Michigan Comes Through with Cash for Illinois’ Asian Carp Defense System

Charmayne Anderson holds a large Bighead carp caught in a lake in Morris, Illinois, in 2017. (Evan Garcia / WTTW News)Charmayne Anderson holds a large Bighead carp caught in a lake in Morris, Illinois, in 2017. (Evan Garcia / WTTW News)

When it comes to keeping Asian carp out of the Great Lakes, Illinois is the last line of defense, but the state’s not alone in the battle.

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On Thursday, Gov. J.B. Pritzker and Michigan Gov. Gretchen Whitmer announced an intergovernmental agreement that will transfer up to $8 million from Michigan’s coffers into Illinois’ as Great Lakes states move forward with plans beef up the bulwark against the invasive fish.

The funds will be used to support the pre-construction engineering and design (PED) phase of the Brandon Road Ecosystem Project, which is expected to cost $10.5 million. Per the agreement, Illinois is responsible for 35%, or $2.5 million, of the projected PED costs. Those funds have been allocated through the Rebuild Illinois capital plan. The Army Corps of Engineers estimates it will take three years to finalize the design. 

Ultimately, the project will entail the installation of additional barriers at the Brandon Road Lock and Dam near Joliet. An electric barrier, acoustic deterrent, air bubble curtain and a flushing lock in a newly engineered channel are among the technologies to be deployed as part of the $800 million project to stymie the carp.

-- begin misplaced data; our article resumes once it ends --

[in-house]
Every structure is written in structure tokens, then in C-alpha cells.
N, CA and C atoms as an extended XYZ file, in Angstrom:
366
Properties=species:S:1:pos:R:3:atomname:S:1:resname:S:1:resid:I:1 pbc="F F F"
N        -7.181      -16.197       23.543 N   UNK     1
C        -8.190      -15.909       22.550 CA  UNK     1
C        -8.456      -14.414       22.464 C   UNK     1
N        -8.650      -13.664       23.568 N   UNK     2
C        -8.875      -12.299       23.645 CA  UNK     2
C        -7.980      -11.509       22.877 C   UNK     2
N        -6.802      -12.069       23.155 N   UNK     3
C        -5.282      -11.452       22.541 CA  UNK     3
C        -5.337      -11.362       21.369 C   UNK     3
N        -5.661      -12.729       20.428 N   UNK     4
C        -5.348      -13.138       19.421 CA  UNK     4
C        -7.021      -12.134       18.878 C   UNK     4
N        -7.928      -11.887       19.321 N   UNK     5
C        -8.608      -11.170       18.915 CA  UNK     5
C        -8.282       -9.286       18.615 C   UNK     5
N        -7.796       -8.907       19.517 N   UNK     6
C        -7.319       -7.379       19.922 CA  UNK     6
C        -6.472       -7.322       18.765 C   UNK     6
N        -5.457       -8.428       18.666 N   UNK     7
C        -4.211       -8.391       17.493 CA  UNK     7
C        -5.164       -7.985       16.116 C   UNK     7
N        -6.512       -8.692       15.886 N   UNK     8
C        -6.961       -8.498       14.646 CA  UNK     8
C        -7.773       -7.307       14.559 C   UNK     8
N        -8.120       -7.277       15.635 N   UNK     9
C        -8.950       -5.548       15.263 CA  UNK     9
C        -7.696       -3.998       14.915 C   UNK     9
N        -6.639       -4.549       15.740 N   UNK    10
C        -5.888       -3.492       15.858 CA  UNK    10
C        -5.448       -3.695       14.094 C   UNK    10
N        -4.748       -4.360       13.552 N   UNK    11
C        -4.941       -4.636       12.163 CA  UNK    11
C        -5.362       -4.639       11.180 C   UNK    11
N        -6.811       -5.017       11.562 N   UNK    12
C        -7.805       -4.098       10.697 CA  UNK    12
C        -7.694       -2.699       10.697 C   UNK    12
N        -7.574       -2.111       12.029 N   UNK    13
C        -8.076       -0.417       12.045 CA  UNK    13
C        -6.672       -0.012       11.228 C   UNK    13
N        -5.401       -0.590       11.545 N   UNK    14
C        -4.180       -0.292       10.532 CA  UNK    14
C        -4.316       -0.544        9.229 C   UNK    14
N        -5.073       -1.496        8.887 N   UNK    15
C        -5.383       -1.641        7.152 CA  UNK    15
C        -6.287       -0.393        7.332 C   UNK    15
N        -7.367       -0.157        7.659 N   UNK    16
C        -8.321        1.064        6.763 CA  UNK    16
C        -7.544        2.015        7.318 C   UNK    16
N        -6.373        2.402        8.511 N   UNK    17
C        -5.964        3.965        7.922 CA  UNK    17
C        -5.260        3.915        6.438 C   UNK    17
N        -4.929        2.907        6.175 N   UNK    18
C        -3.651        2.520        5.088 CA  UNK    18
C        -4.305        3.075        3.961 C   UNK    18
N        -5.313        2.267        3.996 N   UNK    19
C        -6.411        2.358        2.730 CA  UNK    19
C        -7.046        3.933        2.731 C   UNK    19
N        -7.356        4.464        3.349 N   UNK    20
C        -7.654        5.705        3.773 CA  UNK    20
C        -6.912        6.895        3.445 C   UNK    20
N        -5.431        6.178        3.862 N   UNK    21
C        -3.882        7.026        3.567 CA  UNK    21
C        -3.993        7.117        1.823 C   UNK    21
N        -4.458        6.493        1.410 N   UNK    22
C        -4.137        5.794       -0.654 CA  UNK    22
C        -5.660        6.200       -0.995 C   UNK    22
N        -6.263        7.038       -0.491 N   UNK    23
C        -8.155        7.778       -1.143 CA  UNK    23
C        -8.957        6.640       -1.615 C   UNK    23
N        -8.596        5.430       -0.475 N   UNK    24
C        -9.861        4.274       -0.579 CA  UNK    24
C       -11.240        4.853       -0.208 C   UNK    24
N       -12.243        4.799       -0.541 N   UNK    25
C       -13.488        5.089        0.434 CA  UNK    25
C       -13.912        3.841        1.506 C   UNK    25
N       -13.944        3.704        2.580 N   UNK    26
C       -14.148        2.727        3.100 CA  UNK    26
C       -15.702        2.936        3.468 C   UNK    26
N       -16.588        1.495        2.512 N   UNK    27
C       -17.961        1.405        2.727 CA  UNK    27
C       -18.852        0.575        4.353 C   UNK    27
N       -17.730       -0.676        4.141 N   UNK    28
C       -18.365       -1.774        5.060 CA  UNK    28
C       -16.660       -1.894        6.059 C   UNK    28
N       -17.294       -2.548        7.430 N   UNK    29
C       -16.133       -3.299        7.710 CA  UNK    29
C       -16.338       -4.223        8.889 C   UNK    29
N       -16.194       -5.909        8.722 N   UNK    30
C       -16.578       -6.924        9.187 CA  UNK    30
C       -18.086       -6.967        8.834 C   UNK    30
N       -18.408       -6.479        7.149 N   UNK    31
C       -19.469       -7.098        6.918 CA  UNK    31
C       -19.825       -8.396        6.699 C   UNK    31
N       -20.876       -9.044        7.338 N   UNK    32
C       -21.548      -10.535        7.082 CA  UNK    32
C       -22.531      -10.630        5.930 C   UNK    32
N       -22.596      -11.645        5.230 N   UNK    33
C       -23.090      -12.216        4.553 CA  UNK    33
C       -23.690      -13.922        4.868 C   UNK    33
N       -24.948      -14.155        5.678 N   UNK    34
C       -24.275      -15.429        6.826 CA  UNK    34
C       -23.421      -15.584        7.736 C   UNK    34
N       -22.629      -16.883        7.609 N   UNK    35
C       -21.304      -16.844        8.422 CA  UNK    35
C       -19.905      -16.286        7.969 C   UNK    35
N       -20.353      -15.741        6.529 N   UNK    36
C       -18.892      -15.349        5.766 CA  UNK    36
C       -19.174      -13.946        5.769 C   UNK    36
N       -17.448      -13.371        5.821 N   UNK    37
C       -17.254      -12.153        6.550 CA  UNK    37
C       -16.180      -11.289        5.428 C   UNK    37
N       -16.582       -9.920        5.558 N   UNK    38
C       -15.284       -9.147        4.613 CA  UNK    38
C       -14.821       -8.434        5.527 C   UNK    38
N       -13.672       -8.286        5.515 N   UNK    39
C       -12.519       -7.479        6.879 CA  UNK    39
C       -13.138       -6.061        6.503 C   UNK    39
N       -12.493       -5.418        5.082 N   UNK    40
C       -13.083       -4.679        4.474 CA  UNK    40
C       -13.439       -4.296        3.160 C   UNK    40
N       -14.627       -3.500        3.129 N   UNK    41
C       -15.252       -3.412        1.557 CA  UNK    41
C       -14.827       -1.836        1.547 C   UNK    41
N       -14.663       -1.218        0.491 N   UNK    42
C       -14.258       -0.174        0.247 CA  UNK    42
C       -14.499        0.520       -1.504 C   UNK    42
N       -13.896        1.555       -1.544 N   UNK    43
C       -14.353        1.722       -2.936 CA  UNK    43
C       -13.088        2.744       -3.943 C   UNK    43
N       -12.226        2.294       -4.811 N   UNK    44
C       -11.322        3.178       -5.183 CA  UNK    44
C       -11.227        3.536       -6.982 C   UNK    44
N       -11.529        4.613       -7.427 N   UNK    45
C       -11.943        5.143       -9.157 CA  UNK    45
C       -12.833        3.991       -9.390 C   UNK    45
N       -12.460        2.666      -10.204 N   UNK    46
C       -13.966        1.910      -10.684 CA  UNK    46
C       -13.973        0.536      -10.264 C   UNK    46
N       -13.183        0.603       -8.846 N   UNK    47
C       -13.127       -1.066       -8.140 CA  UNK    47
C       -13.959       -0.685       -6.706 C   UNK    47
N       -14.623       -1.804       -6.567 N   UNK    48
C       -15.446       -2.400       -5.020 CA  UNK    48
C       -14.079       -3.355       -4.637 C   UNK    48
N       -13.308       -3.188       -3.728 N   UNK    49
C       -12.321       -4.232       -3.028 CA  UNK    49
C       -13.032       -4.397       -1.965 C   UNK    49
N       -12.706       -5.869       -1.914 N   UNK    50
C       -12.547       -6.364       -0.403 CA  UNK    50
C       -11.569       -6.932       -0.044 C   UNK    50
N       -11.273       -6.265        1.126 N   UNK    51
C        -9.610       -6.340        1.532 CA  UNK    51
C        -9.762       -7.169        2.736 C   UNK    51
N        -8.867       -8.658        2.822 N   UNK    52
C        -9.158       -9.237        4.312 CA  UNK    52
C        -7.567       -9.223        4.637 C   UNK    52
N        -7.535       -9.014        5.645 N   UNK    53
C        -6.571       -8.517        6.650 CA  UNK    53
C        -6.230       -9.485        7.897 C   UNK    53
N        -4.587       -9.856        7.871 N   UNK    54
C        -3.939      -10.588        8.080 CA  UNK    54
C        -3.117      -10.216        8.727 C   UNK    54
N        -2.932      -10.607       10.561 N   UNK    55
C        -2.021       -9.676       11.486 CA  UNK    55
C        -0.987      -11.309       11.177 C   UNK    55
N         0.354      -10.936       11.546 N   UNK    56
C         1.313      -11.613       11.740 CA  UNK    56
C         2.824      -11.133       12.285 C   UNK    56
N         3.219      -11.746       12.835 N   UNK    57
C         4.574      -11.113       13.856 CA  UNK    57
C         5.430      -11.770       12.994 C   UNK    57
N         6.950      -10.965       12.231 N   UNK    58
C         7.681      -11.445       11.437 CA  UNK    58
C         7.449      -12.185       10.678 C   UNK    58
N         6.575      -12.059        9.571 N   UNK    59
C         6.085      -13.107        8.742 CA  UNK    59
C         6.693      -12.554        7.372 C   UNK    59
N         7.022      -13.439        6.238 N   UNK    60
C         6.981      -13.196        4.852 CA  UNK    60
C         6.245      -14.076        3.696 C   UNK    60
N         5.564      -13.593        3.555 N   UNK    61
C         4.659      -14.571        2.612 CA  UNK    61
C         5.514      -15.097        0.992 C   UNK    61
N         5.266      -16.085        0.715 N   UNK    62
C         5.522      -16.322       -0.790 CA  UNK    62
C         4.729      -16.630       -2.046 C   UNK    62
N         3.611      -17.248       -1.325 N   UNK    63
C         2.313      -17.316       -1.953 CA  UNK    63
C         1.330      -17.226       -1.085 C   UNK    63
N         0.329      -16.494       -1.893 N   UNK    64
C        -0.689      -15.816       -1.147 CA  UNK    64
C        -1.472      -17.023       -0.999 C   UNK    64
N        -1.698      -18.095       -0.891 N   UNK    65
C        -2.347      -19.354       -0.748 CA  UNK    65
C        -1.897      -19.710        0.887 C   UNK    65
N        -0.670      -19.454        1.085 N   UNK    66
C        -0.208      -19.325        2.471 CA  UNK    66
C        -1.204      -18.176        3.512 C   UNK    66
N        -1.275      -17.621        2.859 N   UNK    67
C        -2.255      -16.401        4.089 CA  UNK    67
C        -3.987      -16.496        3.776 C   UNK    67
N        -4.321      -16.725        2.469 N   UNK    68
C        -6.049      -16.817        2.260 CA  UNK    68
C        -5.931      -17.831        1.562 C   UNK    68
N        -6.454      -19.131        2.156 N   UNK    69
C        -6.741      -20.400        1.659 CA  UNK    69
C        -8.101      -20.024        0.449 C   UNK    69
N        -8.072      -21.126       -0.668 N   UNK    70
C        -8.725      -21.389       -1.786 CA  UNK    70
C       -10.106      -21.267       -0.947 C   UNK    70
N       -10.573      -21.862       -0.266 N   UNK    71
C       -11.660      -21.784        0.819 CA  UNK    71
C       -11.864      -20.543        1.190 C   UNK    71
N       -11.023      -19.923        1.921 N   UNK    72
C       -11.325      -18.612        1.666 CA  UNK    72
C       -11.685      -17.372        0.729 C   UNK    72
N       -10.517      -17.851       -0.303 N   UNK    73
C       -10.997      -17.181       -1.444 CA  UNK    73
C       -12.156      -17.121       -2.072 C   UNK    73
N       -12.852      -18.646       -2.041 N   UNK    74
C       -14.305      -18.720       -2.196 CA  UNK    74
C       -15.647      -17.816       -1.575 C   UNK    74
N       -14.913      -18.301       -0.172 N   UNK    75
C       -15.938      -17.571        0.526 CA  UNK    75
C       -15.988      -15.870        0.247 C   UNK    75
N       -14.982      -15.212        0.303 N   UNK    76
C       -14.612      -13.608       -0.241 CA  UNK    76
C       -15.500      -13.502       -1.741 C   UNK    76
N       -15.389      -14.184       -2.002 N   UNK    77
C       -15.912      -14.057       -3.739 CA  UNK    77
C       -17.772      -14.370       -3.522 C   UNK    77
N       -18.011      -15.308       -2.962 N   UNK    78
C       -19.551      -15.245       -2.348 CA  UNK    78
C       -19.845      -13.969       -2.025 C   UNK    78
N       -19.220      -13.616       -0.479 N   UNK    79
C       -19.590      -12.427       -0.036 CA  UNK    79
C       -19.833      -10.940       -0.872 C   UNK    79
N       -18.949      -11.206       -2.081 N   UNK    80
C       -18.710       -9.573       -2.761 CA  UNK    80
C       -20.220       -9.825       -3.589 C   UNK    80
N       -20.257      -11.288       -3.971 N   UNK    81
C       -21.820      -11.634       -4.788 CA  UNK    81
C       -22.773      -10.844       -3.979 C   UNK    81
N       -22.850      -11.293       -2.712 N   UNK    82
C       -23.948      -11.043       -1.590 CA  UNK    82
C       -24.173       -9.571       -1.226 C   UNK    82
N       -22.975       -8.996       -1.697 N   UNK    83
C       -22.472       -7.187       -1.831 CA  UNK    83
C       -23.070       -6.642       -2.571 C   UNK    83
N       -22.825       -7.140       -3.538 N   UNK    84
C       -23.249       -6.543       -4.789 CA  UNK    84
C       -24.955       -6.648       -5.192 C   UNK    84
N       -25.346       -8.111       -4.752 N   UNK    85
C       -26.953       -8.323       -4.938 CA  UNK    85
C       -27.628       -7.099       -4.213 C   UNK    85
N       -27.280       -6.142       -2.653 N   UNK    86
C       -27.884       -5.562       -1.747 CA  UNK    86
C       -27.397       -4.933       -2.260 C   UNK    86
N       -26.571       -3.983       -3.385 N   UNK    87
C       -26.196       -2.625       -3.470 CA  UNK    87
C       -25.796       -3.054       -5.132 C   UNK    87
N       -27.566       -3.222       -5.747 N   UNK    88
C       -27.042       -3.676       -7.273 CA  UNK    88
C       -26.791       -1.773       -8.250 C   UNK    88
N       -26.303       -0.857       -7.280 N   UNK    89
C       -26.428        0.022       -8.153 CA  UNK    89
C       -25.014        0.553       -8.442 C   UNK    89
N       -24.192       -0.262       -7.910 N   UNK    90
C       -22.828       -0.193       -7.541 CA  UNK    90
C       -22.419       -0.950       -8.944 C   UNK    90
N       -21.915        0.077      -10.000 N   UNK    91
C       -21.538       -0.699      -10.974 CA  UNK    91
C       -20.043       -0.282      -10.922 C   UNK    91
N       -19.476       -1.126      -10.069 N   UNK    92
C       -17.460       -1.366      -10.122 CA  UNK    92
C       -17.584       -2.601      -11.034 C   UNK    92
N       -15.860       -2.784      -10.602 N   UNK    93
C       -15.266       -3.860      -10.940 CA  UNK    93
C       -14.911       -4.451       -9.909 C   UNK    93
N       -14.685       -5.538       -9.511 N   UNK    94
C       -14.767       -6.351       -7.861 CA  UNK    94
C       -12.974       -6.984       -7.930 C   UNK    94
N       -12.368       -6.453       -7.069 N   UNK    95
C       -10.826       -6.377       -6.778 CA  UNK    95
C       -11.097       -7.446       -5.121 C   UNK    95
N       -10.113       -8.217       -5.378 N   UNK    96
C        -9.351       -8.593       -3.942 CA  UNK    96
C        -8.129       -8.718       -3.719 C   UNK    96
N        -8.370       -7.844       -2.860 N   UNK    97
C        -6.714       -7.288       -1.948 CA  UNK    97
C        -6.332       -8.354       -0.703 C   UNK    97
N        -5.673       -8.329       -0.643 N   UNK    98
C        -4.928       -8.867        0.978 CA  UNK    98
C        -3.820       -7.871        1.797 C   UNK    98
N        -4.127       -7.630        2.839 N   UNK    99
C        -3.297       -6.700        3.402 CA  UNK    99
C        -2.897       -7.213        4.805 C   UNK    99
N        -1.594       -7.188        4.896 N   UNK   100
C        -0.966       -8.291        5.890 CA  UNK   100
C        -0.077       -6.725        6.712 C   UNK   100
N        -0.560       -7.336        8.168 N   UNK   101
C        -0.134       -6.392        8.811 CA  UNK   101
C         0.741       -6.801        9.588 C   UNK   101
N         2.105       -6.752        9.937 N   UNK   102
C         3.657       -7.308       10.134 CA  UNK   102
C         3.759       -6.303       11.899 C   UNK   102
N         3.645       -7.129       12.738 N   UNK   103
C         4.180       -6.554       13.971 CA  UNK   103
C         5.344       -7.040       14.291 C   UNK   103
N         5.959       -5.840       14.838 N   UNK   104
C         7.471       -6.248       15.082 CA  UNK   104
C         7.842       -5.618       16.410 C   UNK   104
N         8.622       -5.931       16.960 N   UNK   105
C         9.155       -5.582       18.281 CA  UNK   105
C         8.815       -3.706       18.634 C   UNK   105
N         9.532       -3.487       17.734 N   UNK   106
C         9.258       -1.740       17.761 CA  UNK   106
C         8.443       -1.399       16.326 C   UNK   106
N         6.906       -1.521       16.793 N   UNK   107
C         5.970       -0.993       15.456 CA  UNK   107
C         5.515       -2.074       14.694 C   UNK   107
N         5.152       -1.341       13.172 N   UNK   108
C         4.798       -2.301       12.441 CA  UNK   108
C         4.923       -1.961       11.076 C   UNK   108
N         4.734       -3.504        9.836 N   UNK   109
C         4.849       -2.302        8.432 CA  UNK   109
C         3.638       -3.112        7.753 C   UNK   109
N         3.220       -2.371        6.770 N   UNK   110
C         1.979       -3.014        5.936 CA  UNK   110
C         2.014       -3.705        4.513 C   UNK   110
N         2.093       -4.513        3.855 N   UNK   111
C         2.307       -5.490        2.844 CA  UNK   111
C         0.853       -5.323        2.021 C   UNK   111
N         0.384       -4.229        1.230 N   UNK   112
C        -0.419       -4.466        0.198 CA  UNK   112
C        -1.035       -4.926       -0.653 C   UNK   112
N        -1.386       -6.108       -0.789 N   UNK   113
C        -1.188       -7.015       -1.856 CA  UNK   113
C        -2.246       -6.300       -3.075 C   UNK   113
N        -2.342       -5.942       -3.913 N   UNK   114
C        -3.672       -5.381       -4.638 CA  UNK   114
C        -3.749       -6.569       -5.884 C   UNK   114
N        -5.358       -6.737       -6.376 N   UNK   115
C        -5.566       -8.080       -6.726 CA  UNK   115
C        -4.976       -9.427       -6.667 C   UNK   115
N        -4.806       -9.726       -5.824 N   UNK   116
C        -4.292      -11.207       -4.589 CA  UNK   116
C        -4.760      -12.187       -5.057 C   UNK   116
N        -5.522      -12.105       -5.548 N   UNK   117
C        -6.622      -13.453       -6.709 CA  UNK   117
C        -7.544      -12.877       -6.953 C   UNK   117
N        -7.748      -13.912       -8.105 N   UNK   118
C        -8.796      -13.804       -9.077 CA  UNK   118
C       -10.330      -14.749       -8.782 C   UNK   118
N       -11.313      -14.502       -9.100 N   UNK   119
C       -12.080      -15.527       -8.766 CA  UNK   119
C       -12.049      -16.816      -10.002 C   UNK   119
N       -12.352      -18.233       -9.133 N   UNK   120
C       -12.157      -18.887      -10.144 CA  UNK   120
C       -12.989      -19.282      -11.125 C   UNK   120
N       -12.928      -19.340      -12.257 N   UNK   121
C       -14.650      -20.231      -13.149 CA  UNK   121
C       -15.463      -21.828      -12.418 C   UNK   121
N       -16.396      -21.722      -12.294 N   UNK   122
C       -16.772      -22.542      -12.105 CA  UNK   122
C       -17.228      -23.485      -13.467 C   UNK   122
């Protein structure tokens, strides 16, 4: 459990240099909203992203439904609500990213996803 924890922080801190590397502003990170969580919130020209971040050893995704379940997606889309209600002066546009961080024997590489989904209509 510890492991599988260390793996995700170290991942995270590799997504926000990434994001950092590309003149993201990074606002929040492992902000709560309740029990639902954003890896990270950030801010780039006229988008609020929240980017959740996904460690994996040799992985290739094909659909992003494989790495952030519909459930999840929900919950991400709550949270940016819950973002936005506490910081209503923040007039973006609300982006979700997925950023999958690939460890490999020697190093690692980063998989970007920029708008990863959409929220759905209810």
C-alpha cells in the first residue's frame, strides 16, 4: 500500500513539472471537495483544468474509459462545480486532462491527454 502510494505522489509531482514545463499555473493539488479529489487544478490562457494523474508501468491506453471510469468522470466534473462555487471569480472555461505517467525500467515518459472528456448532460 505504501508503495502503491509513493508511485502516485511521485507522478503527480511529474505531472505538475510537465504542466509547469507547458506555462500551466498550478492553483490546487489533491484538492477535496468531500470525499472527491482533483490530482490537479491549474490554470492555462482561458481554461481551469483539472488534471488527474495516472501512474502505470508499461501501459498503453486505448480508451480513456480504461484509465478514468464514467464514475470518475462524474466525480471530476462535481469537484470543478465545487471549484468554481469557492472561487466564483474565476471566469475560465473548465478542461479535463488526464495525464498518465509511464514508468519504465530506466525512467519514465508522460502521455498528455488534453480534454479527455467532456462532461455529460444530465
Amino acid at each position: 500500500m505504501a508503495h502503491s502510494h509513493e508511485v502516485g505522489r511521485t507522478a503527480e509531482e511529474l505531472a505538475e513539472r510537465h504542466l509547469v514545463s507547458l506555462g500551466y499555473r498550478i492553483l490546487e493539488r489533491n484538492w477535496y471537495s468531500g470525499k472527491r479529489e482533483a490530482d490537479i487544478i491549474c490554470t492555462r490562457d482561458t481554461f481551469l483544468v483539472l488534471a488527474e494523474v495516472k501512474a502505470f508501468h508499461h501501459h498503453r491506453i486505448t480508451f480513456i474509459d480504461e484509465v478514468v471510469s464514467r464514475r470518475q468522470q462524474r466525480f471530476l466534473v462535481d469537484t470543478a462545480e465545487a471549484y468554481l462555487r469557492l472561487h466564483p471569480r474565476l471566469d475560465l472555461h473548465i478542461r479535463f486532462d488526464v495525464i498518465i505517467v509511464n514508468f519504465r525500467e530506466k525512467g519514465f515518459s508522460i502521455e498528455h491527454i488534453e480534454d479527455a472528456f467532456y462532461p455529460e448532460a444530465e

The Brandon Road Lock and Dam in the Chicago Area Waterway System is a critical pinch point for keeping bighead, silver and black carp — the species of greatest concern — out of the Great Lakes. 

“The Great Lakes support 1.3 million jobs, including over 350,000 jobs right here in Michigan,” Whitmer said in a statement. “That’s why after decades of work, today Michigan, along with the State of Illinois and the U.S. Army Corps of Engineers, has taken a historic step towards protecting the Great Lakes from Asian carp. I am determined to continue to use every tool at my disposal to keep harmful invasive species from damaging the Great Lakes ecology and our economy.”

Asian carp were imported to the U.S. in the 1970s to help clean retention ponds. Through flooding and accidental releases, they escaped into the Mississippi River and have since made their way into the Illinois River, which is their gateway to the Great Lakes courtesy of the Chicago Sanitary and Ship Canal.

Asian carp are voracious feeders, capable of weighing up to 100 pounds and consuming one-third of their body weight daily. They not only outcompete native fish for food, but also can alter the underwater environment so that it’s uninhabitable for plants and other animals.

With completion of the Brandon Road project still more than a decade away, current defenses will be relied on to halt the carp, including electric barriers near Romeoville and expanded nonstructural measures such as focused commercial fishing.

Contact Patty Wetli: @pattywetli | (773) 509-5623 |  [email protected]


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